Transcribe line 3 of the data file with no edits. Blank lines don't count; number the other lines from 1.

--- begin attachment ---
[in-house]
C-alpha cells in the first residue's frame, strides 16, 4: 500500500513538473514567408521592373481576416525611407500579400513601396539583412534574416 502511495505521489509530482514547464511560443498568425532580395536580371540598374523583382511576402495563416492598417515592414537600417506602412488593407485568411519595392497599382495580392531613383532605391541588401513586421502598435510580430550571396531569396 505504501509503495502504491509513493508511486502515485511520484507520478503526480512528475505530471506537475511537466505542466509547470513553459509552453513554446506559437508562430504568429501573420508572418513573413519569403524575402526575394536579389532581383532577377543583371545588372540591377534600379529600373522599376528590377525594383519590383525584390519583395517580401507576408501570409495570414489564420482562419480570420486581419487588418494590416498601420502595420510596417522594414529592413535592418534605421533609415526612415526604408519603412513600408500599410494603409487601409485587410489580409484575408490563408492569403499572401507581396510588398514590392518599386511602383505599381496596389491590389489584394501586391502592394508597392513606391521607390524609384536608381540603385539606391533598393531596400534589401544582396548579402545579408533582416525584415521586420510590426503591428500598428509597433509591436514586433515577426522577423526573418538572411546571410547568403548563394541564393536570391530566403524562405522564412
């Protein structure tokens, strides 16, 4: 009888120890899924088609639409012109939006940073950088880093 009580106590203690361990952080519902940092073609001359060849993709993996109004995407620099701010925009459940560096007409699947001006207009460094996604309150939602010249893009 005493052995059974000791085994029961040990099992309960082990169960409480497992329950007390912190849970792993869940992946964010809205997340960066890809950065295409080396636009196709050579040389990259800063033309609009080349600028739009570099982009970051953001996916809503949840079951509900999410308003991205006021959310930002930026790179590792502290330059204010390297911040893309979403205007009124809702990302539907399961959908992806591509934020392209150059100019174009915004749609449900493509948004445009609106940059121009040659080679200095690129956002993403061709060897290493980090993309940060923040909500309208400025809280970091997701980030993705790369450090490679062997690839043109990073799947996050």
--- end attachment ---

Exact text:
């Protein structure tokens, strides 16, 4: 009888120890899924088609639409012109939006940073950088880093 009580106590203690361990952080519902940092073609001359060849993709993996109004995407620099701010925009459940560096007409699947001006207009460094996604309150939602010249893009 005493052995059974000791085994029961040990099992309960082990169960409480497992329950007390912190849970792993869940992946964010809205997340960066890809950065295409080396636009196709050579040389990259800063033309609009080349600028739009570099982009970051953001996916809503949840079951509900999410308003991205006021959310930002930026790179590792502290330059204010390297911040893309979403205007009124809702990302539907399961959908992806591509934020392209150059100019174009915004749609449900493509948004445009609106940059121009040659080679200095690129956002993403061709060897290493980090993309940060923040909500309208400025809280970091997701980030993705790369450090490679062997690839043109990073799947996050």